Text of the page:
It was not fast, did not come as a surprise, and may not have been the best use of scarce judicial resources. But the 8th Circuit of the U.S. Court of Appeals seems to have at last put the kibosh on a long-running challenge to a Minnesota election law barring the wearing of “a political badge, political button or other political insignia” inside a polling place.
The dispute began a few days before the 2010 general elections when several members of the then-burgeoning Tea Party movement learned that election officials in Ramsey and Hennepin counties said they would not let people into the polls if they displayed “Please I.D. Me” buttons or wore T-shirts with Tea Party slogans like “Fiscal Responsibility, Limited Government, Free Markets.”
Asserting that such fashion restrictions trampled the First Amendment, the three individual plaintiffs (joined by the North Star Tea Party Patriots, Minnesota Voters Alliance and Election Integrity Watch) demanded a temporary restraining order. After all, those “Please I.D. Me” buttons don’t really amount to “a political statement” and, when you think about it, the Tea Party is just a “non-partisan association of citizens” who “demand government integrity.”
That didn’t fly with U.S. District Court Judge Joan Erickson. The day before the election, Ericksen refused to grant the restraining order, concluding that the lawsuit was unlikely to succeed because the law at issue – Minn. Stat. 211B.11 — is “reasonably related to the legitimate state interest of ‘maintaining peace, order, and decorum at the polls.”
Despite that ruling, the windmill tilting persisted through four election cycles.
But on February 28, an 8th Circuit panel finally got around to stating what would seem obvious to many: The state does have justifiable reasons to ban “political material” from polling places and the Tea Party does indeed embrace “recognizable political views.”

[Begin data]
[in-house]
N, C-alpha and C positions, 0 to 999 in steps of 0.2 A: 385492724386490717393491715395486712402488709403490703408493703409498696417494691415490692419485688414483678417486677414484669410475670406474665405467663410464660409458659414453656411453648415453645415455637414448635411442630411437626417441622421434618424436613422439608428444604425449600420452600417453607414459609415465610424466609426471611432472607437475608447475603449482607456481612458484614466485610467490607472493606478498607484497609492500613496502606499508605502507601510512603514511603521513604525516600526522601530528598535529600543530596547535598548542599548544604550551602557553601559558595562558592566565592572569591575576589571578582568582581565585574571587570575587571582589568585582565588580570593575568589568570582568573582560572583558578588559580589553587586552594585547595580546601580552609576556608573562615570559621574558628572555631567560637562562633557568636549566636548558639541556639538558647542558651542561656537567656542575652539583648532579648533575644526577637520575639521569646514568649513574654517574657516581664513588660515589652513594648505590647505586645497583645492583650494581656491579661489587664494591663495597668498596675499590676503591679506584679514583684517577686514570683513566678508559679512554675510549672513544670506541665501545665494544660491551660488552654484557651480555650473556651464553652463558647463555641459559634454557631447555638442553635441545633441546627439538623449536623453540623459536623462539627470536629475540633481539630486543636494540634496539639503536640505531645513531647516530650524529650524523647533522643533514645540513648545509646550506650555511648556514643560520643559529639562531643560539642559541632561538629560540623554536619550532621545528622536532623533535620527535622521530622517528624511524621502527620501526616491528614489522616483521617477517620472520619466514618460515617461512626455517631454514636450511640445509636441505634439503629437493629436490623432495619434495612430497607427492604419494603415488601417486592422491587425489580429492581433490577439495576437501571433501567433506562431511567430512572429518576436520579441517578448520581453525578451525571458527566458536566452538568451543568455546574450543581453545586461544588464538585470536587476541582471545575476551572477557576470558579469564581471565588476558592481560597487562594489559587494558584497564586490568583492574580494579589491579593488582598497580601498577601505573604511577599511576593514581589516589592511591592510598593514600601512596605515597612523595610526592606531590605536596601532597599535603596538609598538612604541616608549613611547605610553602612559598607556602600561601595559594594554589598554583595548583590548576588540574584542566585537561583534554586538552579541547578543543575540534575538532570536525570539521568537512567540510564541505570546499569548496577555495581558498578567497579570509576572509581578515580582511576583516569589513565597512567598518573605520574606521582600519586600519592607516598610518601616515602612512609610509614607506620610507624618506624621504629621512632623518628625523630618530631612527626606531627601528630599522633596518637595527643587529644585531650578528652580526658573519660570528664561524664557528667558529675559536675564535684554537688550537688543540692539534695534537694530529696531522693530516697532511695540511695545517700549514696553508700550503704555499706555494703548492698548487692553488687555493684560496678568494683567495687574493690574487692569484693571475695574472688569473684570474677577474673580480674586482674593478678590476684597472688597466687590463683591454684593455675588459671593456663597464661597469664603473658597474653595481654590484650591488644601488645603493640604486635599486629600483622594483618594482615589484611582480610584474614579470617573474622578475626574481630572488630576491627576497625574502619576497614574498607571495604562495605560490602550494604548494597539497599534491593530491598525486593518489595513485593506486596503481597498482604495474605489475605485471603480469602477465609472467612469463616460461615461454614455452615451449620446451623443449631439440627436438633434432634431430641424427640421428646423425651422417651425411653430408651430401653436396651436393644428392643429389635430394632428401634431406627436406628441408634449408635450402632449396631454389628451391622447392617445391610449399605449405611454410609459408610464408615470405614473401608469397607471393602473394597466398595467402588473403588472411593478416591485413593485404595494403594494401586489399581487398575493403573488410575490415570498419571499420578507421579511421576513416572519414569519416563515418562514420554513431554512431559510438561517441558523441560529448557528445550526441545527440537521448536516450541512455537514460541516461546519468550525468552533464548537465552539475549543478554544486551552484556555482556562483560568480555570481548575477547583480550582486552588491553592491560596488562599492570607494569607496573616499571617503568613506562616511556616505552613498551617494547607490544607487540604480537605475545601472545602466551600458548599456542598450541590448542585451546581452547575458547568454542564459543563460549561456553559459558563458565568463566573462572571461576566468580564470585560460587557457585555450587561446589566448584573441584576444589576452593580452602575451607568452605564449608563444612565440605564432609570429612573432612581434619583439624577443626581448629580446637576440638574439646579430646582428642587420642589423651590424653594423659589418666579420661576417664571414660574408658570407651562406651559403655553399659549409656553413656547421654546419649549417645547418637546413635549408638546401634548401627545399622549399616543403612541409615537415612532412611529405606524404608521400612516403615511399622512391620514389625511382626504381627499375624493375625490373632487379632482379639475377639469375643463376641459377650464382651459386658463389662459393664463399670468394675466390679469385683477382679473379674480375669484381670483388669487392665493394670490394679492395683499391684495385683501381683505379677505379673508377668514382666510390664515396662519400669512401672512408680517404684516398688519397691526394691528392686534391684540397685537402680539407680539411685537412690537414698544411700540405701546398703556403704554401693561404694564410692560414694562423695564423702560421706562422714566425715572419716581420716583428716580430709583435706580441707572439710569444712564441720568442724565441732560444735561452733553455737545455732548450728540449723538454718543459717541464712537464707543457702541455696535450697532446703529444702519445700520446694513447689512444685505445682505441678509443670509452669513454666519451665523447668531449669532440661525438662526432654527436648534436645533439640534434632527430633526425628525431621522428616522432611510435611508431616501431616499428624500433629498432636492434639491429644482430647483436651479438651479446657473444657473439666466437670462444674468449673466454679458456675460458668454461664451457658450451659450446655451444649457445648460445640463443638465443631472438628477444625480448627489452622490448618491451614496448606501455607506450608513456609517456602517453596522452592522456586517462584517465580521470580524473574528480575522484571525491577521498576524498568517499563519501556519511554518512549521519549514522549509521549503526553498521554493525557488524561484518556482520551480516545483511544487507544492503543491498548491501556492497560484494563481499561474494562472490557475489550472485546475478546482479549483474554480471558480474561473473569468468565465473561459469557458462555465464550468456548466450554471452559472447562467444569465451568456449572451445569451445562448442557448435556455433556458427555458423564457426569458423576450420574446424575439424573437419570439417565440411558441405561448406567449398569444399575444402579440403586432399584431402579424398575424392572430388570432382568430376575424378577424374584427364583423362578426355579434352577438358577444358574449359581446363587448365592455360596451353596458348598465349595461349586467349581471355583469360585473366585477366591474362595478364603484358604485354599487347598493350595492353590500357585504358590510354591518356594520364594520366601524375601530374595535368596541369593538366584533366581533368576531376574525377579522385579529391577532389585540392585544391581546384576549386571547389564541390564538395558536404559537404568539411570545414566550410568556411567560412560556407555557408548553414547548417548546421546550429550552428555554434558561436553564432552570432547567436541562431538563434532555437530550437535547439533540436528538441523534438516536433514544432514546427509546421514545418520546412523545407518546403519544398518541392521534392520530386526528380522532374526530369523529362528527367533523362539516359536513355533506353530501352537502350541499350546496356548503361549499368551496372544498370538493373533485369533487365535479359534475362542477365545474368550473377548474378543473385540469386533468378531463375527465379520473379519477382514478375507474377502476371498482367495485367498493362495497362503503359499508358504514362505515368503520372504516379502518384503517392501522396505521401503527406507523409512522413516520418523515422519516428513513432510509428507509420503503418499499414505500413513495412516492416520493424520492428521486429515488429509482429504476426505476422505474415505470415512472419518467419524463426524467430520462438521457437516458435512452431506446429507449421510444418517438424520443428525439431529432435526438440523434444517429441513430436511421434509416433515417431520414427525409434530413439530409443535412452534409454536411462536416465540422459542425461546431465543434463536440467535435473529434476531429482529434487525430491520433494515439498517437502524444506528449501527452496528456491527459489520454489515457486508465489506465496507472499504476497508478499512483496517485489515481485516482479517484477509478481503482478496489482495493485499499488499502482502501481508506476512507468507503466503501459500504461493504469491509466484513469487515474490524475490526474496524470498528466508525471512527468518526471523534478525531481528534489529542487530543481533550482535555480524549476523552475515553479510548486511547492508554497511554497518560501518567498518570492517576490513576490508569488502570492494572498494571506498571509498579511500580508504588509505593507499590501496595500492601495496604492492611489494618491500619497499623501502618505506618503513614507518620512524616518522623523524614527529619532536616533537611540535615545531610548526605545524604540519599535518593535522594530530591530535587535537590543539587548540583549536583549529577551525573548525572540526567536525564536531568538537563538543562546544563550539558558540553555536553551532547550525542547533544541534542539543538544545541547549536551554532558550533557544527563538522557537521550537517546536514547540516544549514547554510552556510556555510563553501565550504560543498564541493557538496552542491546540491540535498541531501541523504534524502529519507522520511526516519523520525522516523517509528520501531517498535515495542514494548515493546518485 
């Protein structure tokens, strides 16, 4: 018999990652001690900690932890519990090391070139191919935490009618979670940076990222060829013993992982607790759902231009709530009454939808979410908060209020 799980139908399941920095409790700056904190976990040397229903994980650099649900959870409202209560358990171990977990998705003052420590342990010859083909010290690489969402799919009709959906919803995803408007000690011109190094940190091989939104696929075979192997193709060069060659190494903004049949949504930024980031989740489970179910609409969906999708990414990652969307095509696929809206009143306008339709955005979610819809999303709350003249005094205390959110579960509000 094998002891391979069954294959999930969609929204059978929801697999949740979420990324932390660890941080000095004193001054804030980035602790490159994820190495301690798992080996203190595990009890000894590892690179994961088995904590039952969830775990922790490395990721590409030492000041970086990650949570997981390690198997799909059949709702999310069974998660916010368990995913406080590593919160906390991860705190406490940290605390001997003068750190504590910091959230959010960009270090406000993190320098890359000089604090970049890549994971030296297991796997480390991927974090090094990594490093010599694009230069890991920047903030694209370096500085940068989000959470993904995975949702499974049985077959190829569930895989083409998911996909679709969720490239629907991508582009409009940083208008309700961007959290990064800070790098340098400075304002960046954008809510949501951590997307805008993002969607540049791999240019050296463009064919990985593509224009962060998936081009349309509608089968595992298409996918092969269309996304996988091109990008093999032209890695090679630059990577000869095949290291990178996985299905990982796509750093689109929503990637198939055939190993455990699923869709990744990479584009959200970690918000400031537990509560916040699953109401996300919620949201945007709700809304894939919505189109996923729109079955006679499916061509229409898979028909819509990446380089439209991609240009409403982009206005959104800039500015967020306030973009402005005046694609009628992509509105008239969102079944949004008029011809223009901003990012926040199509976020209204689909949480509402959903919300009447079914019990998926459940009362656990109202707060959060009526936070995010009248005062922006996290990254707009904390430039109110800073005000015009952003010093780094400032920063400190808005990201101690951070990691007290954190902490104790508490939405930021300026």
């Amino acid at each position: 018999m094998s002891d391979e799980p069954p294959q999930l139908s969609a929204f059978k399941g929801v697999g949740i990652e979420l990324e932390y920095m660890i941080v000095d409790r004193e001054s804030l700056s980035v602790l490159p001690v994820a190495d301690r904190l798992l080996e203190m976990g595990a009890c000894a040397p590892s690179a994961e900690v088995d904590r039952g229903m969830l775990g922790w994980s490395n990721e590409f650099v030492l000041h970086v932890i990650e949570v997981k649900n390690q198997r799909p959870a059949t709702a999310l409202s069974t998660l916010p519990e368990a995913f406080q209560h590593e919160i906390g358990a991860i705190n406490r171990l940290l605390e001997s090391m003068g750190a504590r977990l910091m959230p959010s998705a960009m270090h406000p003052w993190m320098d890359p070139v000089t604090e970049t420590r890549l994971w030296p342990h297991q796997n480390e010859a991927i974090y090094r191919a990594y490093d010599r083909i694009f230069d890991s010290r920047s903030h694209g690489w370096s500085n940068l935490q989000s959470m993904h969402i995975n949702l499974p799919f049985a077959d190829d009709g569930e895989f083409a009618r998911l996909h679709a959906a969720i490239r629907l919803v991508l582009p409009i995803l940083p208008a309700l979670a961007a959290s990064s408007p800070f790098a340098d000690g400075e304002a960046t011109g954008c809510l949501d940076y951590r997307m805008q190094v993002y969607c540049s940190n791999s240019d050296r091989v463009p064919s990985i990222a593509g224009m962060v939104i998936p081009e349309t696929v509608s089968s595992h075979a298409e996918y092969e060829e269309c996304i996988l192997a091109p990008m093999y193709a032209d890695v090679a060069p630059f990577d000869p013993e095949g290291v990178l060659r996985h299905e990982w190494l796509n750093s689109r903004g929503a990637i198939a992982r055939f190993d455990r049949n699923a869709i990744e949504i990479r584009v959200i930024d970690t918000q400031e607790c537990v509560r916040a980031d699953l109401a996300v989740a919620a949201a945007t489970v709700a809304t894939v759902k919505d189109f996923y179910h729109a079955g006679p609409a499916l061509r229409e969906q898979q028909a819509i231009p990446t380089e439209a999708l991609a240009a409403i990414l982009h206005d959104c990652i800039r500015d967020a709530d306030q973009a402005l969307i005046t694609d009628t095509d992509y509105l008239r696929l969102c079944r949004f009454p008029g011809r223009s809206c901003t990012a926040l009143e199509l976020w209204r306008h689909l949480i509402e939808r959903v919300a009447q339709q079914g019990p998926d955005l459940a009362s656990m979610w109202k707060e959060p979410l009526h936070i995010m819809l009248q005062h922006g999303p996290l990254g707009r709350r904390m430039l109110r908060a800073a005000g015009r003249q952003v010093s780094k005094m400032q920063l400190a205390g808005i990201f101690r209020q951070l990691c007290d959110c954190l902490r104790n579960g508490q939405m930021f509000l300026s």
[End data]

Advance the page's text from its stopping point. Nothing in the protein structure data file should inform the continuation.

In the support of the latter contention, Judge Duane Benton pointed to the indisputably obvious: There is a Tea Party caucus in the U.S. House of Representatives. The judge also noted that there was no evidence that anyone was denied the right to vote for wearing a Tea Party T-shirt or a “Please I.D. Me” button.
Still, the plaintiffs insisted, they were victims of selective enforcement. While some Tea Party faithful were forced by election workers to cover or remove offending logos, they said, other unnamed voters — allegedly wearing different sorts of “political” apparel — were not similarly hounded.
The appeals court found a problem with that claim, too. The plaintiffs, Benton wrote, offered no proof of its truth, just belief and “metaphysical speculation.” And because metaphysical speculation doesn’t rise to the level of a genuine issue of material fact, Benton concluded, no reasonable judge or jury could say that the District Court erred in tossing the suit.